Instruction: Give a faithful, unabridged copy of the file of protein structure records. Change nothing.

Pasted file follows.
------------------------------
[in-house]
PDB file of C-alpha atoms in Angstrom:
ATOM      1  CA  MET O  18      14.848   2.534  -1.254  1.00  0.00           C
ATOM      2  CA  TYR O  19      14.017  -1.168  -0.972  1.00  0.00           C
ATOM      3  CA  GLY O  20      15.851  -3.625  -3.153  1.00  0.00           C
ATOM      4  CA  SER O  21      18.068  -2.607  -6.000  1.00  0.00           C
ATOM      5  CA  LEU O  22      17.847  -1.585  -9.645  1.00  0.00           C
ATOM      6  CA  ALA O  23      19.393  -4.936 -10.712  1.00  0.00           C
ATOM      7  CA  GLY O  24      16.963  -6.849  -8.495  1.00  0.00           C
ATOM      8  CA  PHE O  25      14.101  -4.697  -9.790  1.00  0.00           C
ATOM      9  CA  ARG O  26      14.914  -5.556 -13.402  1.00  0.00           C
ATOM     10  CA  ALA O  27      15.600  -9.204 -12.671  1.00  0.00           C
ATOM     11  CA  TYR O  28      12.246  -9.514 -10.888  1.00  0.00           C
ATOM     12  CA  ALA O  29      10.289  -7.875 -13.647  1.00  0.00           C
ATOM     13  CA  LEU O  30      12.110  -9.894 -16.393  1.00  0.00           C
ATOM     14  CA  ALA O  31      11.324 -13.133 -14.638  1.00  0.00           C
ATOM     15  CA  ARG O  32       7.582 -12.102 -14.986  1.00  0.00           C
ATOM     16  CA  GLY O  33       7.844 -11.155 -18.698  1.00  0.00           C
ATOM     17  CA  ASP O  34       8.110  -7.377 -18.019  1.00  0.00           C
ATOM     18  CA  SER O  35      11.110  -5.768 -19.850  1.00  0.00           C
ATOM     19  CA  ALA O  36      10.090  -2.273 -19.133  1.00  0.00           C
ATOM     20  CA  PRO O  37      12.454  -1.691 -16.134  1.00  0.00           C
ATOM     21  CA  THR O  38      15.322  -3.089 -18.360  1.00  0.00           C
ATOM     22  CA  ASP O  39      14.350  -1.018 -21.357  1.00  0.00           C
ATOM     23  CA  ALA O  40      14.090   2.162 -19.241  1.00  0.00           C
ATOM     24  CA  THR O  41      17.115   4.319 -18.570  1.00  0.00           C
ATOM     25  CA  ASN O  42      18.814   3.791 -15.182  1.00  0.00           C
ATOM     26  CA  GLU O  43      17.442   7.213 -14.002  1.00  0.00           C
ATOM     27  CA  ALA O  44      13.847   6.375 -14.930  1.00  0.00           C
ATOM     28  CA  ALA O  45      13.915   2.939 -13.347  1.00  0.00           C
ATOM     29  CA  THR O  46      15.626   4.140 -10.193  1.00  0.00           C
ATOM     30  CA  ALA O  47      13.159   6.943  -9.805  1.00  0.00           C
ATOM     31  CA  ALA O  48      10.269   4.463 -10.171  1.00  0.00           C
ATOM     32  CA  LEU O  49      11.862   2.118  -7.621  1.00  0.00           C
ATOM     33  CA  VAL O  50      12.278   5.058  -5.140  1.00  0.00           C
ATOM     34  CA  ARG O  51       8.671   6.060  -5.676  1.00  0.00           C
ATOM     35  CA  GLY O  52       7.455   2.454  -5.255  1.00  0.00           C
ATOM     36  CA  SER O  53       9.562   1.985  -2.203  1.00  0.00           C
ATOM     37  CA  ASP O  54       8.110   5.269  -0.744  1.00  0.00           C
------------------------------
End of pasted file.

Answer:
[in-house]
PDB file of C-alpha atoms in Angstrom:
ATOM      1  CA  MET O  18      14.848   2.534  -1.254  1.00  0.00           C
ATOM      2  CA  TYR O  19      14.017  -1.168  -0.972  1.00  0.00           C
ATOM      3  CA  GLY O  20      15.851  -3.625  -3.153  1.00  0.00           C
ATOM      4  CA  SER O  21      18.068  -2.607  -6.000  1.00  0.00           C
ATOM      5  CA  LEU O  22      17.847  -1.585  -9.645  1.00  0.00           C
ATOM      6  CA  ALA O  23      19.393  -4.936 -10.712  1.00  0.00           C
ATOM      7  CA  GLY O  24      16.963  -6.849  -8.495  1.00  0.00           C
ATOM      8  CA  PHE O  25      14.101  -4.697  -9.790  1.00  0.00           C
ATOM      9  CA  ARG O  26      14.914  -5.556 -13.402  1.00  0.00           C
ATOM     10  CA  ALA O  27      15.600  -9.204 -12.671  1.00  0.00           C
ATOM     11  CA  TYR O  28      12.246  -9.514 -10.888  1.00  0.00           C
ATOM     12  CA  ALA O  29      10.289  -7.875 -13.647  1.00  0.00           C
ATOM     13  CA  LEU O  30      12.110  -9.894 -16.393  1.00  0.00           C
ATOM     14  CA  ALA O  31      11.324 -13.133 -14.638  1.00  0.00           C
ATOM     15  CA  ARG O  32       7.582 -12.102 -14.986  1.00  0.00           C
ATOM     16  CA  GLY O  33       7.844 -11.155 -18.698  1.00  0.00           C
ATOM     17  CA  ASP O  34       8.110  -7.377 -18.019  1.00  0.00           C
ATOM     18  CA  SER O  35      11.110  -5.768 -19.850  1.00  0.00           C
ATOM     19  CA  ALA O  36      10.090  -2.273 -19.133  1.00  0.00           C
ATOM     20  CA  PRO O  37      12.454  -1.691 -16.134  1.00  0.00           C
ATOM     21  CA  THR O  38      15.322  -3.089 -18.360  1.00  0.00           C
ATOM     22  CA  ASP O  39      14.350  -1.018 -21.357  1.00  0.00           C
ATOM     23  CA  ALA O  40      14.090   2.162 -19.241  1.00  0.00           C
ATOM     24  CA  THR O  41      17.115   4.319 -18.570  1.00  0.00           C
ATOM     25  CA  ASN O  42      18.814   3.791 -15.182  1.00  0.00           C
ATOM     26  CA  GLU O  43      17.442   7.213 -14.002  1.00  0.00           C
ATOM     27  CA  ALA O  44      13.847   6.375 -14.930  1.00  0.00           C
ATOM     28  CA  ALA O  45      13.915   2.939 -13.347  1.00  0.00           C
ATOM     29  CA  THR O  46      15.626   4.140 -10.193  1.00  0.00           C
ATOM     30  CA  ALA O  47      13.159   6.943  -9.805  1.00  0.00           C
ATOM     31  CA  ALA O  48      10.269   4.463 -10.171  1.00  0.00           C
ATOM     32  CA  LEU O  49      11.862   2.118  -7.621  1.00  0.00           C
ATOM     33  CA  VAL O  50      12.278   5.058  -5.140  1.00  0.00           C
ATOM     34  CA  ARG O  51       8.671   6.060  -5.676  1.00  0.00           C
ATOM     35  CA  GLY O  52       7.455   2.454  -5.255  1.00  0.00           C
ATOM     36  CA  SER O  53       9.562   1.985  -2.203  1.00  0.00           C
ATOM     37  CA  ASP O  54       8.110   5.269  -0.744  1.00  0.00           C